Monday, July 9, 2007

Another interesting question was posed to our Ministry Communication Skills class. What does Kraft mean when he writes that God “acts and speaks and then allows us to struggle with what these actions and words mean. When we have discovered the meaning, it is truly ours and has a greater impact than if he had done it all and made it easy for us” (p. 21)? Is he correct about this? If a message is easy to understand, does this necessarily make it less effective?


Kraft’s meaning seems clearer when read within the larger context. “He, rather, entices us to discovery rather than insulting our intelligence by predigesting his messages and laying them out on a platter in a form that is fully obvious” [1] Next is the quote in the question followed by, “God’s method is to lead people, as Jesus led his disciples, to discover who he is…rather than to simply tell them who he is.” [2]


Kraft is partially correct about this; after all, we are trying to understand the living, omnipotent, omniscient God. He may make it plain, but if it were easy, the subject matter would hardly be God. Just try to grab hold of some of the great scriptural paradoxes: the last are first and the first last (Mt 19:30), justification by faith (Eph 2:8) versus justification by works (Jas 2:24) and so on. Try understanding the doctrine of the trinity.



When we learn things by rote, we may know them, but do they have the same impact as experiential knowledge does? When we have studied, pondered and prayed over a difficult portion of scripture and the light goes on, that is an “Aha” moment, an epiphany. [3]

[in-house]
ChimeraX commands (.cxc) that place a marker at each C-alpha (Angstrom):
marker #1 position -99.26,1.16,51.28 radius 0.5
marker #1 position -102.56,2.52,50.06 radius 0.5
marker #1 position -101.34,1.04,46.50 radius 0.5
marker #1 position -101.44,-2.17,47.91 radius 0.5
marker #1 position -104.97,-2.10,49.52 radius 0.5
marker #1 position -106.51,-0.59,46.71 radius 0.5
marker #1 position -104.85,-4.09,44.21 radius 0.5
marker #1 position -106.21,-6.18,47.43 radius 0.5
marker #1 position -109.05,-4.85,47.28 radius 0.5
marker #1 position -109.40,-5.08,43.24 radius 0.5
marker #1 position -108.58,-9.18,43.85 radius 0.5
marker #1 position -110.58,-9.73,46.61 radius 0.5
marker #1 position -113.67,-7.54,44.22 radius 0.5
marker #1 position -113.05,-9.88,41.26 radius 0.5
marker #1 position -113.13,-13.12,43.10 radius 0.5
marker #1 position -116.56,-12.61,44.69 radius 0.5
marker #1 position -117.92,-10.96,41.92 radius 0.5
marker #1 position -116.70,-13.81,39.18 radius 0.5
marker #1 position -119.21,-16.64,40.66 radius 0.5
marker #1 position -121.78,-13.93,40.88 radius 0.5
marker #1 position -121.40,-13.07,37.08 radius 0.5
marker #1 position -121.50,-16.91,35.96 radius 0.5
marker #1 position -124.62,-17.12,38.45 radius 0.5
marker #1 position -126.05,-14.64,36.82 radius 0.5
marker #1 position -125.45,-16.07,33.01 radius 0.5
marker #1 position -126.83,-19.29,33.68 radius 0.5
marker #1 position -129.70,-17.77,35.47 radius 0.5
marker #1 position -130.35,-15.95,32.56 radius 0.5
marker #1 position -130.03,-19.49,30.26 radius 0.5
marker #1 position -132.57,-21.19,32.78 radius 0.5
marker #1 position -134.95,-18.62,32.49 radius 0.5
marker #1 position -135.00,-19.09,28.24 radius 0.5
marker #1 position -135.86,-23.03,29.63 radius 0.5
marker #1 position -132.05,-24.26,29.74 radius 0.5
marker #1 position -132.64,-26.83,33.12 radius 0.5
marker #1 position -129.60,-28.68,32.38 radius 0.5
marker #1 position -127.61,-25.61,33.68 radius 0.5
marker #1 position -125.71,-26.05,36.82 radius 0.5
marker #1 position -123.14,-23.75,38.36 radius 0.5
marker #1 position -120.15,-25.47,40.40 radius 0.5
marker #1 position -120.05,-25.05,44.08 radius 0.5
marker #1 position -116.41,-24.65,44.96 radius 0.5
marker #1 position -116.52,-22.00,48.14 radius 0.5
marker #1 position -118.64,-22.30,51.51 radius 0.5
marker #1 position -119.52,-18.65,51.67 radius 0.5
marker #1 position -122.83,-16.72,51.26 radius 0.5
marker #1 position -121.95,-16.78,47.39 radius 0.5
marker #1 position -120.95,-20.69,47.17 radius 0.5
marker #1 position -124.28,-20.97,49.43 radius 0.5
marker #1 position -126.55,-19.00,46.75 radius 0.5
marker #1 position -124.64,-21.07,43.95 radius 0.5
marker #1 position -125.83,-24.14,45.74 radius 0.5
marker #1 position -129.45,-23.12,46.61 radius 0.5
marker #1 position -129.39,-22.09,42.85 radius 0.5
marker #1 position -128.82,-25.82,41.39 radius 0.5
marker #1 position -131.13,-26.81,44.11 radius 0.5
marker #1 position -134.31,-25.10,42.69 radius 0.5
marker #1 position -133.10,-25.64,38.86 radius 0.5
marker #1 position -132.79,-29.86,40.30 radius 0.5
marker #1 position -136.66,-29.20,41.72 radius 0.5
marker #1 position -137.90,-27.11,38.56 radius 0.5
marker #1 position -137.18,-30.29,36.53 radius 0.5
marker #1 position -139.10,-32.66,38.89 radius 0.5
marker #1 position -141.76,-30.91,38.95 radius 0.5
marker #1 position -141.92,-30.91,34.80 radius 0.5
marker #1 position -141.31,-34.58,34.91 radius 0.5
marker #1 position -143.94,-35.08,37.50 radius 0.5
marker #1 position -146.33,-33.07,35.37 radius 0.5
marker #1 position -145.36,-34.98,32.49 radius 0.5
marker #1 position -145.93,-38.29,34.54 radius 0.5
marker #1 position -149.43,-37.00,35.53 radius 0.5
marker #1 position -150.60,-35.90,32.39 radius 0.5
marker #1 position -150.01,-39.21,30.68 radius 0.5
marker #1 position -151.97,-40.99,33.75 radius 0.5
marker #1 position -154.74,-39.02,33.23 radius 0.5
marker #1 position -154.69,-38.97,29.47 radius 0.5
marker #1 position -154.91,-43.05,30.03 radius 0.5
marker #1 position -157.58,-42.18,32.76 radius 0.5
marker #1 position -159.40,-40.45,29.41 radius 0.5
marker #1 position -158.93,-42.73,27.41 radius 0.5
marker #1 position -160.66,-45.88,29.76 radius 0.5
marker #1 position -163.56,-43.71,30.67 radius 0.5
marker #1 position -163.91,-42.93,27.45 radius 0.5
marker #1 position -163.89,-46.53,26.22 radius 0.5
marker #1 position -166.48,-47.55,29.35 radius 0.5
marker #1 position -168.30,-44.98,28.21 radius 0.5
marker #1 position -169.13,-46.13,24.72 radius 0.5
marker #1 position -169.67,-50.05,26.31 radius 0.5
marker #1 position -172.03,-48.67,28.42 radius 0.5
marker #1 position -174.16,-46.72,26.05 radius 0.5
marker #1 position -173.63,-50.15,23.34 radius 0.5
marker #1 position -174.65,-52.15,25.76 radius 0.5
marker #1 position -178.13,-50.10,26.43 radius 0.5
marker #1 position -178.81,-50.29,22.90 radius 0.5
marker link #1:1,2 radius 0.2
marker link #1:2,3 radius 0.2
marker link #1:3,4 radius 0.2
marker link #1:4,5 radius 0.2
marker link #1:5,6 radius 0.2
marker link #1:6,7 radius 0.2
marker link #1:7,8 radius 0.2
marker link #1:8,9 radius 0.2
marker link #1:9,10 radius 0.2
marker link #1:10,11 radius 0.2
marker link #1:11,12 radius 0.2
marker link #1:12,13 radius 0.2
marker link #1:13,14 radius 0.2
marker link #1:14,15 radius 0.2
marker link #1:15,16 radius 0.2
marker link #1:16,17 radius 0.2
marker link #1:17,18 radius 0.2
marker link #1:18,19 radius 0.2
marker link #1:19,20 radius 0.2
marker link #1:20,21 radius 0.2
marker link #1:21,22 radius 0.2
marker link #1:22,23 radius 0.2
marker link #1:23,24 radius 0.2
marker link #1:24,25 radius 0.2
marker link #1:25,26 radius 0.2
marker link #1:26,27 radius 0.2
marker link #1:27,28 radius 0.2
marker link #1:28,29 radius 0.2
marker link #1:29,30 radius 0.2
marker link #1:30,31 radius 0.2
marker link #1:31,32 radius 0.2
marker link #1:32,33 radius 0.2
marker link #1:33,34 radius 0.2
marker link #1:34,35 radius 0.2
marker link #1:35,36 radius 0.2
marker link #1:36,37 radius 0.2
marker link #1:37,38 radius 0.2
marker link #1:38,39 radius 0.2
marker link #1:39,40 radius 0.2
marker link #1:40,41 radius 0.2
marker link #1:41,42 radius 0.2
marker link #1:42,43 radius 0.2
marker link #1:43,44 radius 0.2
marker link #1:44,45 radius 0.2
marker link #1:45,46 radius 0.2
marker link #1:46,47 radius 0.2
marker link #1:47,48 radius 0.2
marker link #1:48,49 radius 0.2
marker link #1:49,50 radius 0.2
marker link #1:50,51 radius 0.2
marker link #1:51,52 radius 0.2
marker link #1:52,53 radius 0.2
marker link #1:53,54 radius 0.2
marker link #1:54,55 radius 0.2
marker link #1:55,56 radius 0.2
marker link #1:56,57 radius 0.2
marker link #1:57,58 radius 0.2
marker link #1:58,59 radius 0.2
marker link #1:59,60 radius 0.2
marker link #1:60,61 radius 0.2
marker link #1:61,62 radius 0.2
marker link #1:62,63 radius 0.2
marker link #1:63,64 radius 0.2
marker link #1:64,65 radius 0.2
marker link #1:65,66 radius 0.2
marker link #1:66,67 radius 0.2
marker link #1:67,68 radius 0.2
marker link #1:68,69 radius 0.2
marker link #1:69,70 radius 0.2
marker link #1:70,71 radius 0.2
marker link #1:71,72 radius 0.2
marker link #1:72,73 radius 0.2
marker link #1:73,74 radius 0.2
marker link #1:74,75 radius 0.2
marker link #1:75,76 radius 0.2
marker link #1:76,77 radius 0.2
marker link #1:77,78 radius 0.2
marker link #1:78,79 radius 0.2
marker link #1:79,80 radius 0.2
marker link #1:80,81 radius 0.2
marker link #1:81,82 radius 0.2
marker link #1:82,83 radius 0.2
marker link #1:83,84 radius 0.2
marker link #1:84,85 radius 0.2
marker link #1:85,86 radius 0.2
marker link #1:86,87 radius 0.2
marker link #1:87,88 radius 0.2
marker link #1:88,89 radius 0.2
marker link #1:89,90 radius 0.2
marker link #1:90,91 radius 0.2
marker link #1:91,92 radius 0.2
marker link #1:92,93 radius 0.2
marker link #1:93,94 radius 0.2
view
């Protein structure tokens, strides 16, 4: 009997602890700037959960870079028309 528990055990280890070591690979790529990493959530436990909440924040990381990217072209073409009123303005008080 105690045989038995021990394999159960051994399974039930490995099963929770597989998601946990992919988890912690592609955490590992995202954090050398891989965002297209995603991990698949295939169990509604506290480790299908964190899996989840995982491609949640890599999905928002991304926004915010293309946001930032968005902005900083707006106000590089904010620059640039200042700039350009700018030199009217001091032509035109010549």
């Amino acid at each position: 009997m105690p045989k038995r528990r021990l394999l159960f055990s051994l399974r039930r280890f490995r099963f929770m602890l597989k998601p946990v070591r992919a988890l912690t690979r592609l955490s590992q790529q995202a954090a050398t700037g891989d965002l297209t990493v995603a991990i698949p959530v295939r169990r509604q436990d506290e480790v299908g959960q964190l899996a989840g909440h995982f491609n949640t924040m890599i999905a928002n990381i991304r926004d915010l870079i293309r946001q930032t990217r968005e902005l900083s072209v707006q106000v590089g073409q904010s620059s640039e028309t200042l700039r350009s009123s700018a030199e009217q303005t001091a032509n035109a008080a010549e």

Contrast that with, “’I thank you, Father… because you have hidden these things from the wise and the intelligent and have revealed them to infants… Come to me, all you that are weary and are carrying heavy burdens, and I will give you rest’” (Mt 11:25, 28). Which of us when frustrated and overwhelmed by the cares of this life can miss the meaning of “Come to me…I will give you rest” (Mt 11:28)? In this case, by ease of understanding, it is no less effective. We may receive more however, by additional study of the historical and religious context as well.



[1] Charles H. Kraft, Communication Theory for Christian Witness (Maryknoll: Orbis Books, 1991), 21.

[2] Ibid.

[3] ELCA.org, Evangelical Lutheran Church in America: Living in God’s Amazing Grace. Online: http://www.googlesyndicatedsearch.com/u/ELCAorg?query=%22aha%22&sa=Go [3 July 2007].

The Bible. New Revised Standard Version.


How do you struggle with God's Word? When you have had to struggle to come to the "Aha" moment, has it been more special to you?

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